So ends a night of extraordinary drama in which John Higgins...just...has booked his place in the Pukka Pies UK Championship final with his 9-8 victory over Ronnie O’Sullivan.
Higgins won the first world ranking title of the decade, the 2000 Welsh Open, and if he beats Ding Junhui tomorrow he will win the last.
Right now, he’ll just be relieved to be through.
Leading 8-2 he was playing superbly but O’Sullivan was at 92% pot success at the time which tells you that although he had been largely shut out, he was still playing well.
They came back after the interval at 8-4, Higgins still confident of victory. Then came an incident which symbolised the turnaround even if it didn’t directly cause it.
After being called for six successive misses while snookered on all colours, O’Sullivan inadvertently touched the black with his hand.
Higgins asked for him to be put back in but the referee, Jan Verhaas, stated that it could not be called a miss because no stroke had been played.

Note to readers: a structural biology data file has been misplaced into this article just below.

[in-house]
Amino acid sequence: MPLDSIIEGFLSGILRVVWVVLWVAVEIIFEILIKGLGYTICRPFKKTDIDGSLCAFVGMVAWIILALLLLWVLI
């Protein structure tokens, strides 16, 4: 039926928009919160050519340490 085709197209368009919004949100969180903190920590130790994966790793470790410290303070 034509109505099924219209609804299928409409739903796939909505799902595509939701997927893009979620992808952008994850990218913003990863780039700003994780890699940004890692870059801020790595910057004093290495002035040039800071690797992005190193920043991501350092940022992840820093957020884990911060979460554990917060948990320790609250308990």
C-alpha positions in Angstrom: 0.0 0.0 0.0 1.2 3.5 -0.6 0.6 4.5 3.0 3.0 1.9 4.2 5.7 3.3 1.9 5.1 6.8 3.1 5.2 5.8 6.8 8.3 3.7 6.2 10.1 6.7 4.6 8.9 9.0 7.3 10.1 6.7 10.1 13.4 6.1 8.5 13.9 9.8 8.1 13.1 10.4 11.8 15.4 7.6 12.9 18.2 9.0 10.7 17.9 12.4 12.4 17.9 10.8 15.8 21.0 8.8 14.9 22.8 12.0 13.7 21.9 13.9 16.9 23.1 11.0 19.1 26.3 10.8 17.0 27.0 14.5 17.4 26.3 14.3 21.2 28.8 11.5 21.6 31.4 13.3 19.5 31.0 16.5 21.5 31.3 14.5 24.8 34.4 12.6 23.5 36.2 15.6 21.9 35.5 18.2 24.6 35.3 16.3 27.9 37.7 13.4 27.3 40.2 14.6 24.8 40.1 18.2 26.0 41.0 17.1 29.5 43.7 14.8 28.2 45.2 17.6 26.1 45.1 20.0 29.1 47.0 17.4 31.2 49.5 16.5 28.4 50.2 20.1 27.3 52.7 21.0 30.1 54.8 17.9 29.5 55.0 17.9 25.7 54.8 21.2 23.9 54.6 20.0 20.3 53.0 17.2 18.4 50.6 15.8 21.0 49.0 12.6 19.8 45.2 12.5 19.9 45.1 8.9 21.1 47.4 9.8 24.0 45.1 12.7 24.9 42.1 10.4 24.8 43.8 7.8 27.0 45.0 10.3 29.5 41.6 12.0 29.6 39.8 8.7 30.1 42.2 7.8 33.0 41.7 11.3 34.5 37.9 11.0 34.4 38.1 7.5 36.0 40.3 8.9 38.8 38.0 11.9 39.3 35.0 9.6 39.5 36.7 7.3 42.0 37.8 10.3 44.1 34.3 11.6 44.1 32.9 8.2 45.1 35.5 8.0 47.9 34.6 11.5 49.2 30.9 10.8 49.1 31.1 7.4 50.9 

On Eurosport commentary I agreed with him, but it was clear that this is a grey area and nobody seemed to know for sure.
Verhaas thought it over and called a miss. O’Sullivan intervened and Verhaas changed his mind and reverted to his original decision.
This is one of those arcane areas that needs to be clarified. I’m sure any referees reading this will have their own views.
I'm not for a minute saying O'Sullivan did this, but what is to stop a player being called for misses getting out of the situation by deliberately fouling a ball?
The match continued and Higgins grew edgy – understandably. Even at 8-2 he would know, somewhere in the back of his mind, that the one player in the world today capable of coming back from so far behind – apart from himself – is O’Sullivan.
And he did. All the way to 8-8.
He was in the balls in the decider but missed a pink and Higgins made what was, under the circumstances, an excellent 56 break to leave him a ball from making frame and match safe.
He later potted it to lead by 47 with 43 on. O’Sullivan chose not to play on. Considering he had fought so hard from 8-2 down this surprised me.
Perhaps by then he believed he didn’t deserve to win. Who knows? It was a night of high drama where anything was possible.
It was also a great advert for snooker: two world class players locking horns before a packed audience in one of the game’s biggest events.
The match lived up to the billing. It was superb entertainment.